Undiscovered Future World Tour


by Elizabeth Brown
AllEars.Net Guest Blogger

I took the Undiscovered Future World Tour in Epcot on Tuesday, May 15. Tour check-in was at 8:15 a.m. at the desk on the front side of the pin shop near Mouse Gear. This is a location change from last year when tour check-in was located inside the building between Club Cool and Starbucks. Just one other person was signed up for the tour, so we had a VERY small group. Our guide, Yifae, was originally a cultural representative from China in 2009. She loved Disney so much that she returned after her program and is now in Guest Relations. Her enthusiasm was evident as she greeted us and encouraged us to ask questions during the tour.

We started off at Guest Relations, where there are some photos of Walt Disney. We learned about Walt’s original vision for Epcot as a place where people would live and work. There would be direct transportation to the airport, a large hotel, and many other conveniences for the residents. One of the photos shows Walt with a map of his plans for the community. He passed away before his vision could become reality, and the plans were never implemented exactly as he had imagined, but Imagineers did return to his plans for inspiration on what would eventually become Epcot.

Our next stop was Spaceship Earth, where we learned some interesting facts about the construction of the geodesic sphere. A system of gutters is built into the surface so the water doesn’t cascade down on guests in the Florida downpours. The attraction inside has changed and evolved over the years, currently narrated by Dame Judi Dench. We rode Spaceship Earth, paying special attention to the faces of the animatronics — some of them are rather familiar!

The Innoventions buildings were formerly home to different sponsored exhibits, but are currently used mainly for storage.

From there we continued over to The Seas, where we had a behind-the-scenes look at the former sponsor lounge. That space is now used for employee training sessions and special events, such as weddings. We learned about the features that make the aquarium unique, and how the pavilion has changed over the years.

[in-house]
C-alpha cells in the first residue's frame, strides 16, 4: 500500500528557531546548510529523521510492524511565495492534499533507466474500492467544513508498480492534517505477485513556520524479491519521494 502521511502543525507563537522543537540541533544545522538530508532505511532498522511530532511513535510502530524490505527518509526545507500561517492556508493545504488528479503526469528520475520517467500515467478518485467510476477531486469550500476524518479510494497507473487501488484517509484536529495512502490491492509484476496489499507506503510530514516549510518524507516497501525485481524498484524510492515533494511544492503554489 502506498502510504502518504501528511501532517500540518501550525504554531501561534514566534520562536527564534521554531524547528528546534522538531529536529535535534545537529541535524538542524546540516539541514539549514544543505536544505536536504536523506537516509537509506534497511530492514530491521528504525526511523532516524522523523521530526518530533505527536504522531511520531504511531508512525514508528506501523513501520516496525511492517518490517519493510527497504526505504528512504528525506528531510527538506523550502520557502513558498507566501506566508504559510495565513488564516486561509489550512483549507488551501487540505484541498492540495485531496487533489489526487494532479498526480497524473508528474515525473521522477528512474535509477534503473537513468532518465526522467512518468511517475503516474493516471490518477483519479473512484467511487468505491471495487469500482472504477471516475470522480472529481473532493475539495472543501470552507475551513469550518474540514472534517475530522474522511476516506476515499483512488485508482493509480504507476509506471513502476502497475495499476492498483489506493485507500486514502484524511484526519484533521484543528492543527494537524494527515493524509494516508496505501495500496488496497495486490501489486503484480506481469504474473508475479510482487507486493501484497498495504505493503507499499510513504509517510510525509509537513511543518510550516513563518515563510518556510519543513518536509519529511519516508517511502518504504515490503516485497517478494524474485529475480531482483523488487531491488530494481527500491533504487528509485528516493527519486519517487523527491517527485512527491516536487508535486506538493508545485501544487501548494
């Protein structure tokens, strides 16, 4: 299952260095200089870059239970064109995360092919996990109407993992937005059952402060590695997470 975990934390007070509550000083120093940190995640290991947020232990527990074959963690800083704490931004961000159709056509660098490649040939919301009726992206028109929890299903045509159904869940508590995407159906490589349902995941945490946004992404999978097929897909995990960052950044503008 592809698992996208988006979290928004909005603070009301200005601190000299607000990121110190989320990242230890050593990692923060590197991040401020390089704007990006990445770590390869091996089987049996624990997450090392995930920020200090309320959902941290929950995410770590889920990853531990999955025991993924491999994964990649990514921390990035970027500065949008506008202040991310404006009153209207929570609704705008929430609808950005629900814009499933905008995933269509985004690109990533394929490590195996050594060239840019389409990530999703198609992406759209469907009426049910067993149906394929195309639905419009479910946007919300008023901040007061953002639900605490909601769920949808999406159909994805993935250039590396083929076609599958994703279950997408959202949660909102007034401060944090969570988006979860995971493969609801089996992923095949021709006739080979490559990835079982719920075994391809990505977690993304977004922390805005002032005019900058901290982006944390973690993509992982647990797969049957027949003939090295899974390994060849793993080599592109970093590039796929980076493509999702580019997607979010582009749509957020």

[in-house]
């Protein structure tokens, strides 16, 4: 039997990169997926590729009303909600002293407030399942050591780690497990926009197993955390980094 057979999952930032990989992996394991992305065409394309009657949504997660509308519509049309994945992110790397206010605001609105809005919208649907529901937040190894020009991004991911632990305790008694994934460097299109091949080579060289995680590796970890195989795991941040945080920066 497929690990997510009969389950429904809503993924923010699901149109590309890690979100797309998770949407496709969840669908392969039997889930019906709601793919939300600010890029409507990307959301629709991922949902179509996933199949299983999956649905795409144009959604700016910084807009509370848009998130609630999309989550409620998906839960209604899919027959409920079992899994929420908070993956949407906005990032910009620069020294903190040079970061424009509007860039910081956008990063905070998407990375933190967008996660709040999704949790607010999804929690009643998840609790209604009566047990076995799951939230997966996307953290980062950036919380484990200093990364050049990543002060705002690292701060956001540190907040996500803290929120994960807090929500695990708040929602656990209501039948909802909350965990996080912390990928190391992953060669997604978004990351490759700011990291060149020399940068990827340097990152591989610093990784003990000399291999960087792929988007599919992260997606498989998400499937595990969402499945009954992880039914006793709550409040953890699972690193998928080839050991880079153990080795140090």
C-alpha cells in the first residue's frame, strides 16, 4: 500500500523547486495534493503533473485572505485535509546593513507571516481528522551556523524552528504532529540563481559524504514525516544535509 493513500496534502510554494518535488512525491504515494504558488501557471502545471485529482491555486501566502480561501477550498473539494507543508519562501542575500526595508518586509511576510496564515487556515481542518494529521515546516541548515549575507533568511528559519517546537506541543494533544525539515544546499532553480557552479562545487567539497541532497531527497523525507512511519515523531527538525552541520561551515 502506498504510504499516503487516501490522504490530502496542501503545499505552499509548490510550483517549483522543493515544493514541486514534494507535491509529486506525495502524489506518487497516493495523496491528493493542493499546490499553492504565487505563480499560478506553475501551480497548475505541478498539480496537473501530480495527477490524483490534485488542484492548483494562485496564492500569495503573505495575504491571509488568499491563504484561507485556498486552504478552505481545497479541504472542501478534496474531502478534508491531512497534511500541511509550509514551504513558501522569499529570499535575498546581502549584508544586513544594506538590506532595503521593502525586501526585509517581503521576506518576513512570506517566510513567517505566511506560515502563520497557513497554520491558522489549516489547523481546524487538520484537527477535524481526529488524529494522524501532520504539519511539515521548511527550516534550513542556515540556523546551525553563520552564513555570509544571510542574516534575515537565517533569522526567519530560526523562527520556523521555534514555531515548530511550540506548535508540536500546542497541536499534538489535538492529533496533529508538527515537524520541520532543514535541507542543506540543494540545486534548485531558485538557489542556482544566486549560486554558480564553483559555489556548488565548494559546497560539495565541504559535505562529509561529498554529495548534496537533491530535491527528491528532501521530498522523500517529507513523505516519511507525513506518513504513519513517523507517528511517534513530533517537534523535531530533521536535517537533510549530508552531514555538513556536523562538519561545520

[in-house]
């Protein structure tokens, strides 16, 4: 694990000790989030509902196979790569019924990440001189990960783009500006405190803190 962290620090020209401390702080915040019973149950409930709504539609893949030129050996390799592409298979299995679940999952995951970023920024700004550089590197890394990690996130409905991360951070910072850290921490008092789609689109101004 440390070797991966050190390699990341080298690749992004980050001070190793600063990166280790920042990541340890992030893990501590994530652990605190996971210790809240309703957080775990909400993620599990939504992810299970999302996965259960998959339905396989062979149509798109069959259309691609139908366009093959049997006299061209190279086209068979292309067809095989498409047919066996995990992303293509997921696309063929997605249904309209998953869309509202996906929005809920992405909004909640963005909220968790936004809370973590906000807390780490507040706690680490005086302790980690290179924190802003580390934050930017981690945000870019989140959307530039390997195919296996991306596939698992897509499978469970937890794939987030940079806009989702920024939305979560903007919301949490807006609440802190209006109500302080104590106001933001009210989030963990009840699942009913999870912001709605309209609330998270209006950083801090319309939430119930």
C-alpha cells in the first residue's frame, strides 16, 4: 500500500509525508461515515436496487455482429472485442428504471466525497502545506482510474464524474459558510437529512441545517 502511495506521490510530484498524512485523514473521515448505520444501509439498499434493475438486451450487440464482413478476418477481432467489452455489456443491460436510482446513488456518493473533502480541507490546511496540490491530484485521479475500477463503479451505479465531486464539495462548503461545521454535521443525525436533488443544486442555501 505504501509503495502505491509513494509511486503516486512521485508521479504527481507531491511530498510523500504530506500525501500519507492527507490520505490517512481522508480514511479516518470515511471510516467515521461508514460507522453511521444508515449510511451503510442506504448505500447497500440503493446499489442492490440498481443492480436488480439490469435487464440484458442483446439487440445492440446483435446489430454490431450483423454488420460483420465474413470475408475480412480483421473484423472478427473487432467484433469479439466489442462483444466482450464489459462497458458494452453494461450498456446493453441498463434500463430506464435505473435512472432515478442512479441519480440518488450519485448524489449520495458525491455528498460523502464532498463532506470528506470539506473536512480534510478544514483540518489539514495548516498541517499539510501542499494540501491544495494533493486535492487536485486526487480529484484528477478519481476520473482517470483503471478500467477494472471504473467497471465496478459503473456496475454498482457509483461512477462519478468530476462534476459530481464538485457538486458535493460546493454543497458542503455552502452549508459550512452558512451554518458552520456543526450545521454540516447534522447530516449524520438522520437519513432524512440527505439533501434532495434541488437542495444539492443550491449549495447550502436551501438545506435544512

Next up — The Land pavilion. This building has so many fascinating details! The building itself is modeled to resemble a volcano. The pavement in front is red and black, to represent both hot and cooled lava. In front of the building a tree grows up through a circle, representing the growth of plant life. Inside, guests see the beautiful yellow and orange banners around the ceiling, representing the rays of the sun. A globe is suspended from the middle of the ceiling, with four hot air balloons around it.


Each balloon is themed to a season. The seating areas in the Sunshine Seasons restaurant also each correspond to a season. The silver structures represent flowers, and the green pillars around the perimeter represent grass. This pavilion is home to Soarin’ Around the World, which highlights the diversity of lands around the globe. Our visit here included a 15-minute snack and restroom break.

The Imagination pavilion has a base of rainbow colors topped by a prism. When light refracts through a prism, it make a rainbow! The only color missing is purple. Where did it go? It is Figment, of course! The ambassador of Imagination! This pavilion also features the exterior “leapfrog” fountains and the “upside down” fountain. The second floor of the pavilion houses a DVC member lounge, while the ground floor hosts the Journey Into Imagination ride.